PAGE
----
Østerdalen, Norway 2003–2006

I was given this assignment together with four other Norwegian photographers, and the idea was to depict the day-to-day life of the recruits and special forces that operate there. The resulting photo series would be displayed in the camp’s communal areas, representing our individual interpretations and perceptions of military life.

To an outsider, the activities going on within the camp appeared relatively absurd, a closed and strange world characterised by strict rules and regulations.

In the military system, the individual is reduced to a mere brick, a part of a greater whole. The harsh demands for physical and mental strength and stamina will exclude and destroy those who do not manage to fit into the system. This carefully constructed hierarchy of domination and obedience is a way of creating order, but it also taps into and echoes some primeval forces that still reside in us. The unpolished nature of the interaction between the recruits stood in stark contrast to the highly technological and sophisticated nature of the training methods, which included the simulation of actual war scenarios.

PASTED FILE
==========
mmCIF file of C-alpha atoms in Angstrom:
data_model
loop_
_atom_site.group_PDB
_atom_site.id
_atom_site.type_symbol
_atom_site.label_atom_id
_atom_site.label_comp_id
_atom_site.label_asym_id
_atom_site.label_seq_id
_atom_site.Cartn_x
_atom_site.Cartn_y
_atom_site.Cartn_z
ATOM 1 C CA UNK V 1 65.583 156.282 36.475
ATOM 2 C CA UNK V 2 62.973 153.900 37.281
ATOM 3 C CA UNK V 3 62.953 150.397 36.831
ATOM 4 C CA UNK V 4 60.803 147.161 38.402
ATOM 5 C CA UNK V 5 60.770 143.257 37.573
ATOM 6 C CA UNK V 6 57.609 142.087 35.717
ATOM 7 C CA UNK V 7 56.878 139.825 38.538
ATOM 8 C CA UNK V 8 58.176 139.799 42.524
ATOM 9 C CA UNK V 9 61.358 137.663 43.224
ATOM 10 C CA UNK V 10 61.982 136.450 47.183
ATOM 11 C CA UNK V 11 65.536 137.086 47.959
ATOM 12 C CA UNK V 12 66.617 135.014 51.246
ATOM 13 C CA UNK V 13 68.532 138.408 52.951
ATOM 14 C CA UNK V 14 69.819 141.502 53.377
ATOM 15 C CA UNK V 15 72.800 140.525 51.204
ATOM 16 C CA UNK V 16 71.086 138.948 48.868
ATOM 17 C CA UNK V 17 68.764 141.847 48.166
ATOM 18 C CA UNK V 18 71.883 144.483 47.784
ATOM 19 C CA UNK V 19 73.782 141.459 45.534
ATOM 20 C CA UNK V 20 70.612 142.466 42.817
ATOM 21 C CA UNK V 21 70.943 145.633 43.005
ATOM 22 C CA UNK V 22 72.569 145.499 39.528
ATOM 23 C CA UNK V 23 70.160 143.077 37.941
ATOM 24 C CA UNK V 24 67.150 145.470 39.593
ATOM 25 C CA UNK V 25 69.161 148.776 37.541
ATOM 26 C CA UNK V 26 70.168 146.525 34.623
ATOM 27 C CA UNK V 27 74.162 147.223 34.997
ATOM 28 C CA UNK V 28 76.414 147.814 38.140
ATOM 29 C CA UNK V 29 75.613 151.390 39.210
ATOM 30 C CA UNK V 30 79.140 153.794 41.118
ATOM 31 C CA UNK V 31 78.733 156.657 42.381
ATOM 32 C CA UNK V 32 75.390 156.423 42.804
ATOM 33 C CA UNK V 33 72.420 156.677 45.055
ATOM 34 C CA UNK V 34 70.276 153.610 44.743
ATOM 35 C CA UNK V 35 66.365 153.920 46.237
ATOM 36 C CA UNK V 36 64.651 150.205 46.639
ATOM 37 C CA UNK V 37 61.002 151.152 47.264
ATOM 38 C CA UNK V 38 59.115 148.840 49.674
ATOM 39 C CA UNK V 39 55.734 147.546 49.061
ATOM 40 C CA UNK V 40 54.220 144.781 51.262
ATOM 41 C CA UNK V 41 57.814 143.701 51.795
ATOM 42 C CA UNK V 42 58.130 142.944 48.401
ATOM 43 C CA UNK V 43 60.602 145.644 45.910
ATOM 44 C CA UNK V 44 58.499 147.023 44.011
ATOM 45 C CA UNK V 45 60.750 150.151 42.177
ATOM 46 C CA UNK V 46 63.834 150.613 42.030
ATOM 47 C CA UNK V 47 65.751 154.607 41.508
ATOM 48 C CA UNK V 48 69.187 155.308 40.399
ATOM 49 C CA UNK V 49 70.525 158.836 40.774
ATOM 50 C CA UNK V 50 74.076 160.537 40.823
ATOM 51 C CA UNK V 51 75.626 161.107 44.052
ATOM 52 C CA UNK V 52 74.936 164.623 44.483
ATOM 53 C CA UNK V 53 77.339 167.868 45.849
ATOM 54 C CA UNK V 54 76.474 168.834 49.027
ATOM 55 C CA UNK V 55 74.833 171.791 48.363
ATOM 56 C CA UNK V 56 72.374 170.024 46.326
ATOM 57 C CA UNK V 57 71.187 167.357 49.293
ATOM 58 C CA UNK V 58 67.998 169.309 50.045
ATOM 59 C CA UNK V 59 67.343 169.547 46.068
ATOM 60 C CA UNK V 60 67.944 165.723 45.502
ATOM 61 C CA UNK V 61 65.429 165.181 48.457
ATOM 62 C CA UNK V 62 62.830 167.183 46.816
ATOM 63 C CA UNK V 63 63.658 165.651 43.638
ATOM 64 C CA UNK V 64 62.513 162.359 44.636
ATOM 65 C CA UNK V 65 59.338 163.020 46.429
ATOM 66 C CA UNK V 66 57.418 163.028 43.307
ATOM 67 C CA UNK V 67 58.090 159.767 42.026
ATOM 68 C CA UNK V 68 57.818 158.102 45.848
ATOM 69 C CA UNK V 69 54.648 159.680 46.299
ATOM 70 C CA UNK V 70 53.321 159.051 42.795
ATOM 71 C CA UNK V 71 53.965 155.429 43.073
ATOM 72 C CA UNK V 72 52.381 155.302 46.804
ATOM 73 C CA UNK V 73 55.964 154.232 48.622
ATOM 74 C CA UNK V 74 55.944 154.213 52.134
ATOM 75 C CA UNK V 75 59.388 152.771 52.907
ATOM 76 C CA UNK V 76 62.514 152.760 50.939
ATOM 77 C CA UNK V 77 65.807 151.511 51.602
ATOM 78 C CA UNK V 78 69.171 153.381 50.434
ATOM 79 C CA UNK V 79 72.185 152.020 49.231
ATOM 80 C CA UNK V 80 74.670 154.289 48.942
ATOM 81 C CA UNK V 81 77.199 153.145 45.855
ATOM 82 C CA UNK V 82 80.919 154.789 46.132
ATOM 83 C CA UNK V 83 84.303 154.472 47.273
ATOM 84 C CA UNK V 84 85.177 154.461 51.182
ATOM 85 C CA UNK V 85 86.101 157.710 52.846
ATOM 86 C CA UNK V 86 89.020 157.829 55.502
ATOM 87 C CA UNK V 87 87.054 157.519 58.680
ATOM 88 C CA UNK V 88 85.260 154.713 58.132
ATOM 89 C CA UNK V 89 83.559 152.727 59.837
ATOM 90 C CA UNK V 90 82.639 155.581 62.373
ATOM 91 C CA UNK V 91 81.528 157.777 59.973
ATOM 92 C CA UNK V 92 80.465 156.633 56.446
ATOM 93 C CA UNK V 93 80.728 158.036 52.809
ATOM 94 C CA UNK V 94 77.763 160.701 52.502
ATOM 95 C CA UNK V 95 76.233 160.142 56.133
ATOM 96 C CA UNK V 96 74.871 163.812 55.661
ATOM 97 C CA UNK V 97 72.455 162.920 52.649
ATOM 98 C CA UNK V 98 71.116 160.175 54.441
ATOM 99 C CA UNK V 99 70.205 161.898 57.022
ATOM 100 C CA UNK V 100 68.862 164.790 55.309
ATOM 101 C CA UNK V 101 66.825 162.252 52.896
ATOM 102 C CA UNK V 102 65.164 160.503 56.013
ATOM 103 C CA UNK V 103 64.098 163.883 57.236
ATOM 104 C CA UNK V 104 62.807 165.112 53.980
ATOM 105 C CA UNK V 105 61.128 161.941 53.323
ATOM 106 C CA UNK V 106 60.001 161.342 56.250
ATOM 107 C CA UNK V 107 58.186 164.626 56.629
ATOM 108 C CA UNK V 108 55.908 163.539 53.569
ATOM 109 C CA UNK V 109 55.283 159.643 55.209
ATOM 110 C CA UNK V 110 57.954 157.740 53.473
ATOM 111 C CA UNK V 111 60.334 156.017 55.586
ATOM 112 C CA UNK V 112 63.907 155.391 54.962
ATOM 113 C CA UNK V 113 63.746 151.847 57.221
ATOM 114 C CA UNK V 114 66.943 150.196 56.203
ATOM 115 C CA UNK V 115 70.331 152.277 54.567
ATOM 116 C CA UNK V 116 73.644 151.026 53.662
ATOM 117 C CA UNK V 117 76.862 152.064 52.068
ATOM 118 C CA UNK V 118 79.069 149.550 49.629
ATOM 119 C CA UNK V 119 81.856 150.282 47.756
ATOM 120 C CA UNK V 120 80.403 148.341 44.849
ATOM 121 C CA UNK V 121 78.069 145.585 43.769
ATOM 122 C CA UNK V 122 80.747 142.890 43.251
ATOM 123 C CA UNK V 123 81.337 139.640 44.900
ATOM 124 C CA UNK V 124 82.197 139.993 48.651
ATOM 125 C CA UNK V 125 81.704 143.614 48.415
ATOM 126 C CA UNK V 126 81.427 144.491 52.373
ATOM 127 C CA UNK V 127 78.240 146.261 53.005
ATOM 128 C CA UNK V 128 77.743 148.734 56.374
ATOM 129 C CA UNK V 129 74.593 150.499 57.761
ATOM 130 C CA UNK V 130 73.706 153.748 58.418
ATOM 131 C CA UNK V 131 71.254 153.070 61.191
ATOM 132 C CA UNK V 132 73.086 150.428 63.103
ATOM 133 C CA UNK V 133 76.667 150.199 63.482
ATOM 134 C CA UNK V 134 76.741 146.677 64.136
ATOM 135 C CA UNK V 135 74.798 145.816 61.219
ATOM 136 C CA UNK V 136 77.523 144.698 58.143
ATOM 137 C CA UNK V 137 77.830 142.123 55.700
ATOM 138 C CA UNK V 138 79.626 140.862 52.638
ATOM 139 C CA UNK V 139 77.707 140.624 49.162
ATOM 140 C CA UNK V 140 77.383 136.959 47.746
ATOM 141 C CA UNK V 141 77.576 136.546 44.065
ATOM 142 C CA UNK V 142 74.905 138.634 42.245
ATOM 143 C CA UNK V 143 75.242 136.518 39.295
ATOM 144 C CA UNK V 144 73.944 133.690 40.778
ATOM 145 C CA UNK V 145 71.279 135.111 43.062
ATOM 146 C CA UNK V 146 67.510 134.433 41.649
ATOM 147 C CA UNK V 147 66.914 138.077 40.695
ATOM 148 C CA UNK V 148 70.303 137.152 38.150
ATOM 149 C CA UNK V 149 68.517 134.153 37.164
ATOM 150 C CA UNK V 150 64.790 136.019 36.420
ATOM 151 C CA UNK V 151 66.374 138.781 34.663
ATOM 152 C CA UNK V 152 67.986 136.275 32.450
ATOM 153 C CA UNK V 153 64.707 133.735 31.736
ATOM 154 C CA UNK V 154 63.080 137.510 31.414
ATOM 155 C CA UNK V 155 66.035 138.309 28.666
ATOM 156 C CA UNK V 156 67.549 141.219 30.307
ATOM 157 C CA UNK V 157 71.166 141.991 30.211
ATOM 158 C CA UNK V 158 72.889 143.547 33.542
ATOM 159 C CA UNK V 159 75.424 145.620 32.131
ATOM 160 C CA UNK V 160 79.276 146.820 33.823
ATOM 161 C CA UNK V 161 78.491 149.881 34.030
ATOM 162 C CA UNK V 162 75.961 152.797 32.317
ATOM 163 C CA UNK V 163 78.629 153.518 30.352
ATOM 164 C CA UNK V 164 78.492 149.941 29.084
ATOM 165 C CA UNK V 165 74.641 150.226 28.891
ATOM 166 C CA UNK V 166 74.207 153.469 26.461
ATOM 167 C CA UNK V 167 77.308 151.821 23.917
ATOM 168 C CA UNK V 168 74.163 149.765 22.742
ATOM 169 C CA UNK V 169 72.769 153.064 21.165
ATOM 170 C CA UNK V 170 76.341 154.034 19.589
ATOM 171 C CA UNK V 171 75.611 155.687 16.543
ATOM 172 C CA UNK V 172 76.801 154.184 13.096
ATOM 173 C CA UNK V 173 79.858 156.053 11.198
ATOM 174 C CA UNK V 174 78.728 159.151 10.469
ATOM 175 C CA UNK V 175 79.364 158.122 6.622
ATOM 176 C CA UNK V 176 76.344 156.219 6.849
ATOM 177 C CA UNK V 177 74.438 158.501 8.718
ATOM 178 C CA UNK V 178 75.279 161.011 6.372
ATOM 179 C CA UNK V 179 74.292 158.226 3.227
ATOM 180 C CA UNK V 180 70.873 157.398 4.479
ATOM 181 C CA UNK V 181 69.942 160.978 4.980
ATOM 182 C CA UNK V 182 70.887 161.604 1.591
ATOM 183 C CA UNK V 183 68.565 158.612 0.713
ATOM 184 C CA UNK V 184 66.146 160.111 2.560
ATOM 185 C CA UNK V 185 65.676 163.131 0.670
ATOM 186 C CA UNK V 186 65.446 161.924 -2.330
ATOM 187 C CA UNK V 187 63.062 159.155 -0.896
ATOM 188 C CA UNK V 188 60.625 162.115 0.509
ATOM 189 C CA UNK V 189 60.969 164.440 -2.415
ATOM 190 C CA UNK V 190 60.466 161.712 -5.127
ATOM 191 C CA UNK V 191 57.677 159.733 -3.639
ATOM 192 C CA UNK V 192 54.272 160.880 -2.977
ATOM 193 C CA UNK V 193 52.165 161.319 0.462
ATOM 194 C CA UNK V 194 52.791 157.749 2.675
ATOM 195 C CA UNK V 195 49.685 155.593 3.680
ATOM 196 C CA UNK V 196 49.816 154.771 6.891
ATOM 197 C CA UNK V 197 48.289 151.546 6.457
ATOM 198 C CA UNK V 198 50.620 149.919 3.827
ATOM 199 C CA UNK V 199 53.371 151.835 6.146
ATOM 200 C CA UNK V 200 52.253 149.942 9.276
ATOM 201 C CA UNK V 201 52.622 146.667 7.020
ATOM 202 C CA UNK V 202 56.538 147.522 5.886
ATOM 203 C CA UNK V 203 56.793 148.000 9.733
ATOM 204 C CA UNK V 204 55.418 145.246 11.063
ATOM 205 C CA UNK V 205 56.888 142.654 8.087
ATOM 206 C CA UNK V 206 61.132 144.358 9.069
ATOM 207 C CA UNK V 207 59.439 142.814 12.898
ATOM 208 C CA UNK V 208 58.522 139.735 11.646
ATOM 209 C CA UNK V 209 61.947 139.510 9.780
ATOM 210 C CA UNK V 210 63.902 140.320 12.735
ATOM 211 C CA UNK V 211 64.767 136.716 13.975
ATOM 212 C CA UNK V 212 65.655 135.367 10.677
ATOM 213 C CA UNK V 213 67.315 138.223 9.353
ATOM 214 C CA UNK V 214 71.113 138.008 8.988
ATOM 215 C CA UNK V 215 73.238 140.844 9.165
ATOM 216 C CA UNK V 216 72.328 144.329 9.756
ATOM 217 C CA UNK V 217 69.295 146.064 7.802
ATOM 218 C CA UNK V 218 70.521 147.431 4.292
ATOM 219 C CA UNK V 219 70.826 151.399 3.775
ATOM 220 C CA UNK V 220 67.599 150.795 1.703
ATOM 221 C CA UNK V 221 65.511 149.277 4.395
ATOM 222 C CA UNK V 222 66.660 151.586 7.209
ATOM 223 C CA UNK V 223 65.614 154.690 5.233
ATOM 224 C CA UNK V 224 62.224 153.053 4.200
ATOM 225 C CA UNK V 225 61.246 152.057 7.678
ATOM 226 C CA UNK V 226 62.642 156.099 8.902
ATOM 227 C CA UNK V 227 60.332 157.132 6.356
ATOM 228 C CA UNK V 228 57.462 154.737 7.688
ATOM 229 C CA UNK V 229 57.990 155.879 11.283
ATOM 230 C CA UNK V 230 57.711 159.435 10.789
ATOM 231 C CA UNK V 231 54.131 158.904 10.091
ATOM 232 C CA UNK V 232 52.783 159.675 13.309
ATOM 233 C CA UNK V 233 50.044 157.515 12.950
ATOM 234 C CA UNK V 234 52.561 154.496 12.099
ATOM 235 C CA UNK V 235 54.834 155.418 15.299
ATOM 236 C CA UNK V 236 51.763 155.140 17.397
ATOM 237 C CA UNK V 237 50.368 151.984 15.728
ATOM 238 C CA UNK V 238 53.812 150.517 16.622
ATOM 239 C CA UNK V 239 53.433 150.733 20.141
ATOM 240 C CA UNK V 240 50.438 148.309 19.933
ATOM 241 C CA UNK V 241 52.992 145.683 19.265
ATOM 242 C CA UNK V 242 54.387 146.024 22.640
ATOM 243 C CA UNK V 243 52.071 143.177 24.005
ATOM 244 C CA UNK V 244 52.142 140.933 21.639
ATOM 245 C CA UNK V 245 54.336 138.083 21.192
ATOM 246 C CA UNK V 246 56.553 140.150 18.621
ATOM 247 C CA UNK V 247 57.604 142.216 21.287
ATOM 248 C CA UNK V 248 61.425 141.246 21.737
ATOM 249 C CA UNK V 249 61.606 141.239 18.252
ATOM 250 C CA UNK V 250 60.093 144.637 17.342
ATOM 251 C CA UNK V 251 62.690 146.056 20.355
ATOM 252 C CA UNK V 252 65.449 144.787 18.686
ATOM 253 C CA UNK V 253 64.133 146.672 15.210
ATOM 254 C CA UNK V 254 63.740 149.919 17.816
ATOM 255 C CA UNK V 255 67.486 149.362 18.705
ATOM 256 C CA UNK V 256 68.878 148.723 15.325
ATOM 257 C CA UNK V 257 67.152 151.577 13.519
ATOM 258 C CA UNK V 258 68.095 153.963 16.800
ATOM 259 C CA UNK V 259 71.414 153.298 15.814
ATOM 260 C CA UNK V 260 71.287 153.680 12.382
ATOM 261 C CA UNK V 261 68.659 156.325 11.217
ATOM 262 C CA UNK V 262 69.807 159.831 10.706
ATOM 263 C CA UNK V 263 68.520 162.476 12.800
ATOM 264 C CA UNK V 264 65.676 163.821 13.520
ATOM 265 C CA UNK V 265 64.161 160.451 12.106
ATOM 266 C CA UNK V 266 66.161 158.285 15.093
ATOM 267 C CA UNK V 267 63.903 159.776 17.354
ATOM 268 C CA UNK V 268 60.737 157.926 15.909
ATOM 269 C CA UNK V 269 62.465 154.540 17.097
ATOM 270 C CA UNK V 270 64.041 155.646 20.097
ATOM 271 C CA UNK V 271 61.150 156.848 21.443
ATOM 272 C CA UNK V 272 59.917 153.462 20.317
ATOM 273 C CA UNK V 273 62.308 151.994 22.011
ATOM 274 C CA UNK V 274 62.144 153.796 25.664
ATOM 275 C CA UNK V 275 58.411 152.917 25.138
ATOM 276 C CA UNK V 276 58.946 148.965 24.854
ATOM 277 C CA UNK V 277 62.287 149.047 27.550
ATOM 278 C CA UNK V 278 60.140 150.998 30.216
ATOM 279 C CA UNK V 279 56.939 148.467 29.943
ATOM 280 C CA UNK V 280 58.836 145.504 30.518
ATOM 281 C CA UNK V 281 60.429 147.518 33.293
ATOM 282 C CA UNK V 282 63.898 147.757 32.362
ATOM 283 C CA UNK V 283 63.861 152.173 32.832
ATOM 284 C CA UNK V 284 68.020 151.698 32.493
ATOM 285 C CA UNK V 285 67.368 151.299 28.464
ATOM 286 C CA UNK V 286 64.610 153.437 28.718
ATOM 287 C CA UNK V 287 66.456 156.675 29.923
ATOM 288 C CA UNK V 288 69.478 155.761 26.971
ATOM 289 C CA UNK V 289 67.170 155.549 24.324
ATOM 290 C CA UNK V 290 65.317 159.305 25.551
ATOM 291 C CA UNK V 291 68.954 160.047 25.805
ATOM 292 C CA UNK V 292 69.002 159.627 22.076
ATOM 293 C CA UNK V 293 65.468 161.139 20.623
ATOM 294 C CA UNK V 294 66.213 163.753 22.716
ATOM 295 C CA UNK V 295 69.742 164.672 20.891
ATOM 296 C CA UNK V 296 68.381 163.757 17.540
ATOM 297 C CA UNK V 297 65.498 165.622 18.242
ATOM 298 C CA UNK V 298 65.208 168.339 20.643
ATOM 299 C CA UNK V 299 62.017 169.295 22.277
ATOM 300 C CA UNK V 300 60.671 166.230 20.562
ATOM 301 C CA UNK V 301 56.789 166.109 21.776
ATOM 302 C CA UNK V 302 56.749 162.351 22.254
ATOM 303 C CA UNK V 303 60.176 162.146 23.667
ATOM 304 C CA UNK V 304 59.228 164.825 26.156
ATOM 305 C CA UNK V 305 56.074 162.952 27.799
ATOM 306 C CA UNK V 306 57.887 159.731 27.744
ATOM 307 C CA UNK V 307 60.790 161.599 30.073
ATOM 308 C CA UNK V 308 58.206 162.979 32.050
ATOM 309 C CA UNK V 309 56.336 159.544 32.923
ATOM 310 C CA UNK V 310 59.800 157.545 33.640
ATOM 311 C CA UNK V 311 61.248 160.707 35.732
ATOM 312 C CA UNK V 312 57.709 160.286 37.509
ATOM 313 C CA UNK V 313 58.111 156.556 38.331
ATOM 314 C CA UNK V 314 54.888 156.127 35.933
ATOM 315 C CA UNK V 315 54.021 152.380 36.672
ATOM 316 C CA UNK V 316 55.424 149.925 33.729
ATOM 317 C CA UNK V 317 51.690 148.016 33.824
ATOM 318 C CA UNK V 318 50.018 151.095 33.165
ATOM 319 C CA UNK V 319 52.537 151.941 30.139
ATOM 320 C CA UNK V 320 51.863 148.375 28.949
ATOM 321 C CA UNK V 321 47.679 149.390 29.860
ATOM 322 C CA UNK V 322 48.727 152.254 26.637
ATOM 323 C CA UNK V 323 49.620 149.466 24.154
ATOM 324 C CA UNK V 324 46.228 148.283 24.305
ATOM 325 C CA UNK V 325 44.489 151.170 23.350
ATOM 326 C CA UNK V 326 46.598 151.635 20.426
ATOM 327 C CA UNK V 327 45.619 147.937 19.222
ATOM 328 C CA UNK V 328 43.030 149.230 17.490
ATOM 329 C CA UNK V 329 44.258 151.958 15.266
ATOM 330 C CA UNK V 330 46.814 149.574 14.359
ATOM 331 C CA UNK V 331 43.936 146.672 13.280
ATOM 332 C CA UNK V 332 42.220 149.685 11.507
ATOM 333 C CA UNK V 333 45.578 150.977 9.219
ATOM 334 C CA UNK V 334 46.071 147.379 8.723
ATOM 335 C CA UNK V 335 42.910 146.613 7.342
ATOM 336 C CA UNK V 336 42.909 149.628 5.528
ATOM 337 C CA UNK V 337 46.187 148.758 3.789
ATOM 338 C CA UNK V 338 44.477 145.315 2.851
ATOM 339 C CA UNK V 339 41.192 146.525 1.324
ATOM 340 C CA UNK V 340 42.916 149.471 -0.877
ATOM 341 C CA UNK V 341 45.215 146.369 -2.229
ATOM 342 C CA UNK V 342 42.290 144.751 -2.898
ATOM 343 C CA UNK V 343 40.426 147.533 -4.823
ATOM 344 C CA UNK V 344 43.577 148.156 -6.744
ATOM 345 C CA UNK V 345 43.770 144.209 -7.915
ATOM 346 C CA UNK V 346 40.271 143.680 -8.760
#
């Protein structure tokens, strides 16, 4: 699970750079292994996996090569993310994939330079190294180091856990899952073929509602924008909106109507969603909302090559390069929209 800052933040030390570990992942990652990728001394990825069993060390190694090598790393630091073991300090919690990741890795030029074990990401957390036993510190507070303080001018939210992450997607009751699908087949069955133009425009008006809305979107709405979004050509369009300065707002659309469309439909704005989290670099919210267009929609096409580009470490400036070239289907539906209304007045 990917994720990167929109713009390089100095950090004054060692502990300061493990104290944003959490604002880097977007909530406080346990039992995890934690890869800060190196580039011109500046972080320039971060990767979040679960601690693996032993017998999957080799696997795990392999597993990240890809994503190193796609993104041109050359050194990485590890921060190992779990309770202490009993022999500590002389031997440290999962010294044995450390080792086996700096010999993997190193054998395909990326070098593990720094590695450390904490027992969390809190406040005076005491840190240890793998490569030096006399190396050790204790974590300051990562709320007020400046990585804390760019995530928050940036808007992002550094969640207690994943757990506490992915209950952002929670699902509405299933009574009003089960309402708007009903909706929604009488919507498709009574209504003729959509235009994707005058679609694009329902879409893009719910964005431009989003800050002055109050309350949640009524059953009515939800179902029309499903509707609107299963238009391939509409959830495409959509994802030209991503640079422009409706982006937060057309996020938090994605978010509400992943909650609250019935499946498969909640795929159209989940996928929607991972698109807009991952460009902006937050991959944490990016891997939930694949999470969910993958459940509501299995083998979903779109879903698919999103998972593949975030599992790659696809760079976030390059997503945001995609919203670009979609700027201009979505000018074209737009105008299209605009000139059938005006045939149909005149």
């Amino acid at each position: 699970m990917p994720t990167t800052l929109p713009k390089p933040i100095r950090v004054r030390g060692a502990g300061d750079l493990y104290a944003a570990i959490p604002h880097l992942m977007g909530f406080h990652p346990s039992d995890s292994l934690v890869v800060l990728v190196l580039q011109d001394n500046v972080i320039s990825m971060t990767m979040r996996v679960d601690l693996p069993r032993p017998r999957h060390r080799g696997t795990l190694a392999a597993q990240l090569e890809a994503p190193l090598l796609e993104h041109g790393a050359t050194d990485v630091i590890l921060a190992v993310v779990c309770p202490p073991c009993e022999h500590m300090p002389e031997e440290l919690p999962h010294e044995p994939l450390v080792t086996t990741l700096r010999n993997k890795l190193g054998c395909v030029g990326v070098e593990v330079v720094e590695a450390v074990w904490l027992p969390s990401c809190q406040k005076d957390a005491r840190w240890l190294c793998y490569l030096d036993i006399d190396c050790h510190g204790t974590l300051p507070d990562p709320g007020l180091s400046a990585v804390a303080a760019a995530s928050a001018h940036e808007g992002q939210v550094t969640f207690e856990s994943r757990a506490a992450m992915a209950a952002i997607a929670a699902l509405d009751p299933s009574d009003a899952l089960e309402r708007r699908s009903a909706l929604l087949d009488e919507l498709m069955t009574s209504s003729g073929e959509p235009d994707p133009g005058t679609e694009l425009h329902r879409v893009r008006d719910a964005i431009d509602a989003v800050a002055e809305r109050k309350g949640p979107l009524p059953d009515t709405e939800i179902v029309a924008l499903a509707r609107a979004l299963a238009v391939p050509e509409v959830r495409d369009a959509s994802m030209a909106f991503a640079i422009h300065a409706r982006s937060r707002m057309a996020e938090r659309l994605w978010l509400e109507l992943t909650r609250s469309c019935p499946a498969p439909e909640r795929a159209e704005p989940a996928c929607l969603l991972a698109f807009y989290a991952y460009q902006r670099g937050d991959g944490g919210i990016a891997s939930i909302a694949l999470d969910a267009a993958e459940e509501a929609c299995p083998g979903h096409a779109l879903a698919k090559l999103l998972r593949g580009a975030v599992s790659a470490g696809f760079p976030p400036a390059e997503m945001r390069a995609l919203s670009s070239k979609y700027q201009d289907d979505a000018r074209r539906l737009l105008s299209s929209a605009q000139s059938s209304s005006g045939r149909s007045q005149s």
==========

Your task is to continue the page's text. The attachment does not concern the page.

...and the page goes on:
With vast areas functioning as battlegrounds and digitalised laser guns transmitting signals from the imaginary wounded and dead to a command centre, these scenes bore a striking similarity to the world of commercial computer games. This suggested to me that there must be a very fine line between the seriousness of warfare and the fictional games played through their training.

As a result, I decided to dedicate my entire project to documenting and also setting up situations that had an intrinsic ambiguity, encompassing serious, realistic and humorous aspects alike. 

Click here to read "Images becoming Flesh" by Curator and writer Michael Petry